Students, education providers, and employers call massive open online courses one of the best ways to learn web-development skills, according to a report released on Thursday by the European Commission.

The report, which drew on a survey of about 3,000 people, including 731 students, said that only one student in four was not familiar with MOOCs and that about 64 percent of the respondents had taken such courses.


Web-development courses appeared to be in high demand but were not always easy to find online. According to the report, only 56 MOOCs teach such skills throughout Europe, compared with 115 in the United States.


Most employers surveyed, including corporate managers, developers, and human-resources staff members, said MOOCs could help close a skills gap in web design. “They stressed the fact that in the current market it is especially difficult to find employees with domain-specific skills, iOS, Android, and HTML5 experts,” the report said.

For the most part, respondents rated MOOCs as more effective than colleges in teaching such skills.


http://www.openeducationeuropa.eu/node/142833


cMOOC and xMOOC: Will They Blend?

dual layer
Ever visited the WillItBlend.com site? They literally blend things - like iPhones. They have powerful blenders, but they would not be able to blend the two types of Massive Open Online Courses.

George Siemens, a MOOC pioneer who is still deeply involved in them, wrote recently that is planning a MOOC for this fall (Data Analytics & Learning on edX), the topic of xMOOCs & cMOOCs and possibility of blending the two types was discussed.
His conclusion on that?

I’ve concluded that cMOOCs and xMOOCs are incompatible. They cannot be blended. Pedagogically and philosophically, they are too different. It’s like trying to make a cat a dog. Entertaining, perhaps, but a fruitless venture.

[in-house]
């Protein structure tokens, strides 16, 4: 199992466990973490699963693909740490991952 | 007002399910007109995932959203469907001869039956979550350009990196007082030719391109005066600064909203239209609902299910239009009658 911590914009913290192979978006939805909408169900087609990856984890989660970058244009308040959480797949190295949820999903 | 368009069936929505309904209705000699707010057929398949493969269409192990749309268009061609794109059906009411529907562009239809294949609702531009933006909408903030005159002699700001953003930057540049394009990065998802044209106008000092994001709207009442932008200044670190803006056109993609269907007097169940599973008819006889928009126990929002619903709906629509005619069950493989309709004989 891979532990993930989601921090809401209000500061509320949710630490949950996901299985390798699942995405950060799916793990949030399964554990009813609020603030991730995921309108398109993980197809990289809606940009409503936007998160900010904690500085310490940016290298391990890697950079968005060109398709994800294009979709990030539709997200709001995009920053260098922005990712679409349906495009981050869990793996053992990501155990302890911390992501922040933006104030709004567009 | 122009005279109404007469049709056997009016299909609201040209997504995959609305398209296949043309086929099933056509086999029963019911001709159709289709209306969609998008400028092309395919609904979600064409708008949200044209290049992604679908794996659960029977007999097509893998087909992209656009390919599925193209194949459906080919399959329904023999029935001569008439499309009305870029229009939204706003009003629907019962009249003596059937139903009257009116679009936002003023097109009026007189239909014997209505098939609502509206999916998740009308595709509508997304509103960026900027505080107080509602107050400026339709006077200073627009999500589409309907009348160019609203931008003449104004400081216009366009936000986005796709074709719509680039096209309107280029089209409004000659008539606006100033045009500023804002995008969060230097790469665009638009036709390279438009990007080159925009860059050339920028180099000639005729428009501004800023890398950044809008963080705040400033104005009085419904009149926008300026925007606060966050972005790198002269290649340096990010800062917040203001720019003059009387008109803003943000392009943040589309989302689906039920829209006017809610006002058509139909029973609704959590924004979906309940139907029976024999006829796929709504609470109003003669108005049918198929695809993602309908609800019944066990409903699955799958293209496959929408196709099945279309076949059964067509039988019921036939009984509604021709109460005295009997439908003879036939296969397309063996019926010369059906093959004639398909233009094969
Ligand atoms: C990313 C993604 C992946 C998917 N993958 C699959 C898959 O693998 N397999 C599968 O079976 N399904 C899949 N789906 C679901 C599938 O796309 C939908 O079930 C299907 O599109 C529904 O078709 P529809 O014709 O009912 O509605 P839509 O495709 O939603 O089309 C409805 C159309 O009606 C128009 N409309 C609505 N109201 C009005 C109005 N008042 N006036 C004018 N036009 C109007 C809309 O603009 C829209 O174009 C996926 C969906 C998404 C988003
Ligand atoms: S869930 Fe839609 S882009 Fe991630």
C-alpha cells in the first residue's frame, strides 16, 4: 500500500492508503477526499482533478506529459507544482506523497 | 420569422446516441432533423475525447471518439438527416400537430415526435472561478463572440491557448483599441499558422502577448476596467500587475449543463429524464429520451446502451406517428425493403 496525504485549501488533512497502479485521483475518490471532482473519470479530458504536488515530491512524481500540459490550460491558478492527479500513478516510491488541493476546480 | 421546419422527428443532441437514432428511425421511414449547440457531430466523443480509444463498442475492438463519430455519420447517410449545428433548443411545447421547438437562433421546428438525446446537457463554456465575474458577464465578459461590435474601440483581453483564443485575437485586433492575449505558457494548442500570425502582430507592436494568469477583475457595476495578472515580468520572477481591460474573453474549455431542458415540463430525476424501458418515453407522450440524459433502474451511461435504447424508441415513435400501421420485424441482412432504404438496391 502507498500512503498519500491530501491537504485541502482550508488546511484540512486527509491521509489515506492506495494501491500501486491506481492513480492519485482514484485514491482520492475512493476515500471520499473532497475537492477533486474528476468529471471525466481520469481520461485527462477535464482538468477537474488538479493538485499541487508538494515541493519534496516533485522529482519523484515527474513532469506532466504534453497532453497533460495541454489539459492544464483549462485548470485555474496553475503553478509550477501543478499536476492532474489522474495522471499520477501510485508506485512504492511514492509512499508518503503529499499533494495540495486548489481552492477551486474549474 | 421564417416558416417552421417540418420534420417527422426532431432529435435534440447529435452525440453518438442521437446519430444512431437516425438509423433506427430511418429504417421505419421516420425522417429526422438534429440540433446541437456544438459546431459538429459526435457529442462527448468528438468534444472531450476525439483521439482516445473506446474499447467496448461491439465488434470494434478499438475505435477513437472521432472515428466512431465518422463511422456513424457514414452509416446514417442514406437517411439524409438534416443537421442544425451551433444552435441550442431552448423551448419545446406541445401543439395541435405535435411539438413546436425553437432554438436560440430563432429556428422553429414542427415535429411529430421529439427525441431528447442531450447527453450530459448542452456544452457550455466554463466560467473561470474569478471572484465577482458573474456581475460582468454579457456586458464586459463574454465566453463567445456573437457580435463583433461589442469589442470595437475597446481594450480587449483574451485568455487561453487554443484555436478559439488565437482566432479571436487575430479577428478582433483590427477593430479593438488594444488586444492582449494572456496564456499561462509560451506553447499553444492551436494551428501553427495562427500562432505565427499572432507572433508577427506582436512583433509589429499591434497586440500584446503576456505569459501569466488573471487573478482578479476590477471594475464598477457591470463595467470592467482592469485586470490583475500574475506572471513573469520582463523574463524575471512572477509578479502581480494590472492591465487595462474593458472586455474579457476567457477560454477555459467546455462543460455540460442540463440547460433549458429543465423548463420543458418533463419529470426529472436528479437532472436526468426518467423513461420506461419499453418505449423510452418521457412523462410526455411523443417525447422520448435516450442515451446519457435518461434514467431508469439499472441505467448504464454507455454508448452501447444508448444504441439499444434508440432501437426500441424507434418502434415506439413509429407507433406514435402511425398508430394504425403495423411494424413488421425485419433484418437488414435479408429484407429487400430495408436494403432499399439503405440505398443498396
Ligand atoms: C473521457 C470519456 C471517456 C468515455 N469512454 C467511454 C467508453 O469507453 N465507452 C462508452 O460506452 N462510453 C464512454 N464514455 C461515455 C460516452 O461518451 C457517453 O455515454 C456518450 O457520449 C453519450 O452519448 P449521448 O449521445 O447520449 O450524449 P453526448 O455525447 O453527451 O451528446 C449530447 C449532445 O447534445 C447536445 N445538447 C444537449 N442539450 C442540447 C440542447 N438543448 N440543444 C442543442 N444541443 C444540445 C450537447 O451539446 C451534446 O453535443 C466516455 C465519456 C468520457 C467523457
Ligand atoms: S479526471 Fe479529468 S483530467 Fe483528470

That doesn't mean he has given up on some redesign. Siemens suggests that the two can work "as parallel tracks where learners can navigate from one approach to another."

xMOOCs are the most popular now with the big MOOC providers (like Coursera and EdX) with module-based courses and traditional test-based assessments. It is impossible for a MOOC to be instructor-centered, but the design of the instruction and delivery is still much in control by the instructor(s).
In a cMOOC, the technology should a learner-centered system. That is harder to do with tens of thousands of learners.

Matt Crosslin (who participated in Siemens' "DesignJam") suggests that perhaps one day a platform will be able to offer a course that presents a learner with the option of choosing their path.
Maybe at some point an Artificial Intelligence data-driven program will even be able to recommend the path for them. Learners would enter one of the two paths and follow the paradigm presented. At any time that the learners on the cMOOC track need help (or at some point, when the AI data identifies a need), they can be directed towards the appropriate part of the xMOOC track for help. At any time the learners on the xMOOC track start to get comfortable with the idea of interacting with others (or the AI data identifies this), they can move into the cMOOC track.